Eat healthy and exercise. That’s the bland, boring “secret” behind achieving and maintaining a healthy weight. We all know it, even as we regularly hear about (and maybe even place hope in) new diet trends and quick weight-loss fixes.
The secret behind writing optimized content that sounds natural is pretty bland and boring, too. It basically boils down to this: know your audience and write for that audience. Don’t write for the search engines—write for the people. You’ve probably heard this advice before. You might not want this to be the solution. Seriously, there has to be something else, right? That CAN’T be it! But nope. That’s basically it.
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Great content is audience-centric. It doesn’t revolve around a company-centric message or what you might want. It revolves around what the audience wants or needs. The audience has to value your content, or the search engines never will (and if they do, what does that matter if the audience just leaves, unimpressed?).
The audience has to value your content, or the search engines never will.
Yes, search engines look at keywords, but they serve as just one factor among hundreds that determine if your website content will rank. If you’re worried about targeting a specific keyword, a single reference in the page’s content will suffice.
And guess what?
If you’re writing about a specific topic or trying to answer a specific question for your audience, it will naturally show up in the content at least once, if not more times. I can’t write about “how to win an auction on eBay” without mentioning “eBay” or “auction” or even “how to.” Those words will naturally flow into and optimize the content as I try to answer the question.…just like they should naturally appear in the title that describes the page, as well.
In short, your topic will guide you.
Don’t believe me? Don’t believe that just one mention of the keyword should be enough? Then believe Rand (because he’s Rand). He starts talking about this issue around 1:47 in the video, but feel free to watch the whole thing…because he’s Rand and he’s just that good at what he does.
Creating value for your reader should supersede anything else.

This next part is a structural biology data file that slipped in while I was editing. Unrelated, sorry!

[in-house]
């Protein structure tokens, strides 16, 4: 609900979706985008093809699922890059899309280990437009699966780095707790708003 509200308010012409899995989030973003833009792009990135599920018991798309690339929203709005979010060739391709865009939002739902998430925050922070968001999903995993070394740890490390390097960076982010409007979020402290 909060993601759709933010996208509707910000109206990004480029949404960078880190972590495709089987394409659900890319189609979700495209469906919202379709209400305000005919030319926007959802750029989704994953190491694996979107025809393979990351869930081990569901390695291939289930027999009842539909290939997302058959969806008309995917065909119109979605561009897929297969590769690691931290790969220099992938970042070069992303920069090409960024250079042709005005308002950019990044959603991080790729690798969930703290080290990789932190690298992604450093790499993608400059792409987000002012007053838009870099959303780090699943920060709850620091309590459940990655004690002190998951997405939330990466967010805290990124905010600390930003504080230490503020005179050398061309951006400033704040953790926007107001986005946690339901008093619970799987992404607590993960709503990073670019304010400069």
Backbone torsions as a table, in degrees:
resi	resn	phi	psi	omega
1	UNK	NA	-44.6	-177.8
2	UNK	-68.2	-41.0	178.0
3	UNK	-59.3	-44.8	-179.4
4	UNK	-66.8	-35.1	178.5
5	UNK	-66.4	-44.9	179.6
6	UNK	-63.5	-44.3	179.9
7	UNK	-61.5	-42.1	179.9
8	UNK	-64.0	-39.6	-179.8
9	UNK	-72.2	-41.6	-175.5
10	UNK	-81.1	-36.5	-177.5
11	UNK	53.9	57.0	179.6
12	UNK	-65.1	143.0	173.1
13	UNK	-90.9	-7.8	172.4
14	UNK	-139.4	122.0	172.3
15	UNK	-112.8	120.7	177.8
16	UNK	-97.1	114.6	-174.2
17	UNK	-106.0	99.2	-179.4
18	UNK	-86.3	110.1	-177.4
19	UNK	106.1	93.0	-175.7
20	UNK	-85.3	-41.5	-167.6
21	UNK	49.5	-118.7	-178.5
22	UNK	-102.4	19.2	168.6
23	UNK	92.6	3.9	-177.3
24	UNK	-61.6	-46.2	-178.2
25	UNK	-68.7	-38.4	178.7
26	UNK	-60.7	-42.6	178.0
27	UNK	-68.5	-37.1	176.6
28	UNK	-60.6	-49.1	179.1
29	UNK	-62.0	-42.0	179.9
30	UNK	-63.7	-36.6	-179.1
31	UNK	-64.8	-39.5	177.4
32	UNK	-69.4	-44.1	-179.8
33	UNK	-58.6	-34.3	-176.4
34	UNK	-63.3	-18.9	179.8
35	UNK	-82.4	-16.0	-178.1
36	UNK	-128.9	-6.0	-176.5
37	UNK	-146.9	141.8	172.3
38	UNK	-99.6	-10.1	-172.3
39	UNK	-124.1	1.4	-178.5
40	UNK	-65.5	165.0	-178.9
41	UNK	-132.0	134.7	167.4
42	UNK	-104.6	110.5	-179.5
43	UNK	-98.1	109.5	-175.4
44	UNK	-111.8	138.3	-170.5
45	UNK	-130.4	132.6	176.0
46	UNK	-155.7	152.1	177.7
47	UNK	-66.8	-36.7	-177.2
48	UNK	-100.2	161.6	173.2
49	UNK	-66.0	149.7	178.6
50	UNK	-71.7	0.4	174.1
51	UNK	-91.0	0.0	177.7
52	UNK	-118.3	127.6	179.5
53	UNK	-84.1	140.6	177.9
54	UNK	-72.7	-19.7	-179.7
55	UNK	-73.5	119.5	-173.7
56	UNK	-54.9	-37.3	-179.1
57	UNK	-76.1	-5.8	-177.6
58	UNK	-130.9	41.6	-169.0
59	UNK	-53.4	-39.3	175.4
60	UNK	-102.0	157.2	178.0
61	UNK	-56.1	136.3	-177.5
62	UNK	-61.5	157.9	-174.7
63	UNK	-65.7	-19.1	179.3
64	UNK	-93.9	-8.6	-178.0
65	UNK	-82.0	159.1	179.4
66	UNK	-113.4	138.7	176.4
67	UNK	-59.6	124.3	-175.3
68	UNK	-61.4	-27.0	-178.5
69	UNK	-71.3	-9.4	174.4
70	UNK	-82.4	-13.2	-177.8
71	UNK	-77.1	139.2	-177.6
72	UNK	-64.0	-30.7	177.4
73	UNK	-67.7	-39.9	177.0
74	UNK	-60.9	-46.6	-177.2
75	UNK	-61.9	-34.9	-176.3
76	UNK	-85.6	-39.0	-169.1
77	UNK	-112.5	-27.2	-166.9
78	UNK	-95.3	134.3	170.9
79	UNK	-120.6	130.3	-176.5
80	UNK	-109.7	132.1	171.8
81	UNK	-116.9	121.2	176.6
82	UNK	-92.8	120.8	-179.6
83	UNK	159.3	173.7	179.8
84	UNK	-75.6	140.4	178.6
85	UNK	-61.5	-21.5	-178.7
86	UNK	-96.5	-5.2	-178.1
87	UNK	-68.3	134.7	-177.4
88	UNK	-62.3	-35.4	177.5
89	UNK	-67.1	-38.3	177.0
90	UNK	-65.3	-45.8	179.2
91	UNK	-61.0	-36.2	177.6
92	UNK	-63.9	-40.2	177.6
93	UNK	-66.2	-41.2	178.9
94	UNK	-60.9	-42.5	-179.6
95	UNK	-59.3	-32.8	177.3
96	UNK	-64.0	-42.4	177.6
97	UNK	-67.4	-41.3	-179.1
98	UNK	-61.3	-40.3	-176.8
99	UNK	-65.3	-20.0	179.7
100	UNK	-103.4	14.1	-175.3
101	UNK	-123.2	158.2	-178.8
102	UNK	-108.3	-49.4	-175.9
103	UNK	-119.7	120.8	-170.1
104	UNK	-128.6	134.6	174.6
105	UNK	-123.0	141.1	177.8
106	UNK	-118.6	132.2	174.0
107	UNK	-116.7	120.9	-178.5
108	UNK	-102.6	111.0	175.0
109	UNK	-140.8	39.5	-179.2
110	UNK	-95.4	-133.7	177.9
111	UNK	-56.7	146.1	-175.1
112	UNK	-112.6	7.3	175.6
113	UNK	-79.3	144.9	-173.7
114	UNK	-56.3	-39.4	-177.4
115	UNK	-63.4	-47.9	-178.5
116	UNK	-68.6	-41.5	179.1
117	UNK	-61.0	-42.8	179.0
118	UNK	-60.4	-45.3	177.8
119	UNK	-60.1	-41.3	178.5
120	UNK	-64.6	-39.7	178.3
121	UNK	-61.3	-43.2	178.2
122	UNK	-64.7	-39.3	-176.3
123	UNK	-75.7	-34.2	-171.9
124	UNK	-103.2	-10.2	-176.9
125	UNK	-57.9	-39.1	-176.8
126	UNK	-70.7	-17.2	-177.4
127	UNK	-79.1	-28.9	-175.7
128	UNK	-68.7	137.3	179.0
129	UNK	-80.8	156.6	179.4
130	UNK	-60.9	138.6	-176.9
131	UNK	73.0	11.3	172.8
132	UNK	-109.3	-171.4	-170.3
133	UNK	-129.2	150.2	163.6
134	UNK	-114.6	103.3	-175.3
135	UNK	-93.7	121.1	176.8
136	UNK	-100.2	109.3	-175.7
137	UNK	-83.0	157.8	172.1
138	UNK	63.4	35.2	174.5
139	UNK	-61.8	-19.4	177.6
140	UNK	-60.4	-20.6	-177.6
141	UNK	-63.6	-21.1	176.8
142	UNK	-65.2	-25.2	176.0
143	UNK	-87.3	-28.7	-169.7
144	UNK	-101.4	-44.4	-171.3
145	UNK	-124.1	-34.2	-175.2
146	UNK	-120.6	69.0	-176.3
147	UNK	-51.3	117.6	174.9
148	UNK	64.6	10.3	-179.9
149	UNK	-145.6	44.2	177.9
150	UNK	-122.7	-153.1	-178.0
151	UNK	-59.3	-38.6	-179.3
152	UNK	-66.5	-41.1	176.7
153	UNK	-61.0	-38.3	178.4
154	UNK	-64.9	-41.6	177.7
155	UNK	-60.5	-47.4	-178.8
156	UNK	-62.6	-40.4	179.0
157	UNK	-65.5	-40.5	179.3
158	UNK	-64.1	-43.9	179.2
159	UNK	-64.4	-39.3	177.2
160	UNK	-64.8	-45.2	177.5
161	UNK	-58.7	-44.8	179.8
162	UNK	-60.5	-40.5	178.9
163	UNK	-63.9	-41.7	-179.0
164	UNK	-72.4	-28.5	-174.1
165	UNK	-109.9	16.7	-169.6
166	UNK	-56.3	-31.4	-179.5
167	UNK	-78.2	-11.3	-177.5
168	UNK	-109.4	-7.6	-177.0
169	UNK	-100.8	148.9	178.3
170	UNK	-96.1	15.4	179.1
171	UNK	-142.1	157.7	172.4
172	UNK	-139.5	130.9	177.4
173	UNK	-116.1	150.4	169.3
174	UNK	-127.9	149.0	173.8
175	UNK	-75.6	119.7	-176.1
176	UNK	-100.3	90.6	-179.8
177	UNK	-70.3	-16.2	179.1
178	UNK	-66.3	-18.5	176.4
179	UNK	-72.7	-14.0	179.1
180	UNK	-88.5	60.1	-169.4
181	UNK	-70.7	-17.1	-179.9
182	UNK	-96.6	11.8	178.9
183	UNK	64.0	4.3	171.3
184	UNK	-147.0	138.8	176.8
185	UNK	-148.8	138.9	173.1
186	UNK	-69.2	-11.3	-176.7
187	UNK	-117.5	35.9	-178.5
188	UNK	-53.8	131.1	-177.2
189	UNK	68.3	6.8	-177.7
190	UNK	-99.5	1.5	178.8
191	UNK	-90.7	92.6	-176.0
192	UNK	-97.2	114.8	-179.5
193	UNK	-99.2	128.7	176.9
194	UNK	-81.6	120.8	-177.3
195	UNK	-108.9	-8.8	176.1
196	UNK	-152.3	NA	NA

If the goal of a blog post is to sell your product or services, that’s fine. But you should be digging to the bottom of the topic, putting yourself in your audience’s shoes and asking yourself “So what?” about what you’re trying to do. Check out the below visual (pulled from Ann Handley’s infographic) to get a better idea of what I’m talking about.
I’ll leave you with what I think are the two most important tips to rock the content on your website.
Know Your Audience
Know what they want and what they’re searching for. Then tailor your content to them. You can use tools like AnswerthePublic and Google’s Keyword Planner to find out what topics people are researching or what questions they’re asking. But keywords shouldn’t be your focus. The people—your prospective readers—should be. Get to know who they are and what they want. Do research to find out what websites and content currently resonate with them. Ask yourself what you want the audience to gain from reading your content, then go from there.
Find Your Tone
Search engines may not pick up on your tone—whether you’re warm, sarcastic, funny, or trustworthy. But readers will. Combined with the great advice you’re offering, it’s the thing that will keep them coming back for more and will encourage them to share your content with others.
If you cover these two things, the search engines will follow. They will follow the fact that visitors don’t bounce off your website. They will follow the fact that your articles get shared on Twitter, Facebook, Pinterest, and other social platforms. Even if your messages don’t go crazy viral, with the passage of time, the search engines will start connecting the dots.
In the end, just write for the people. If you write for them, you’ll be writing for the search engines, as well.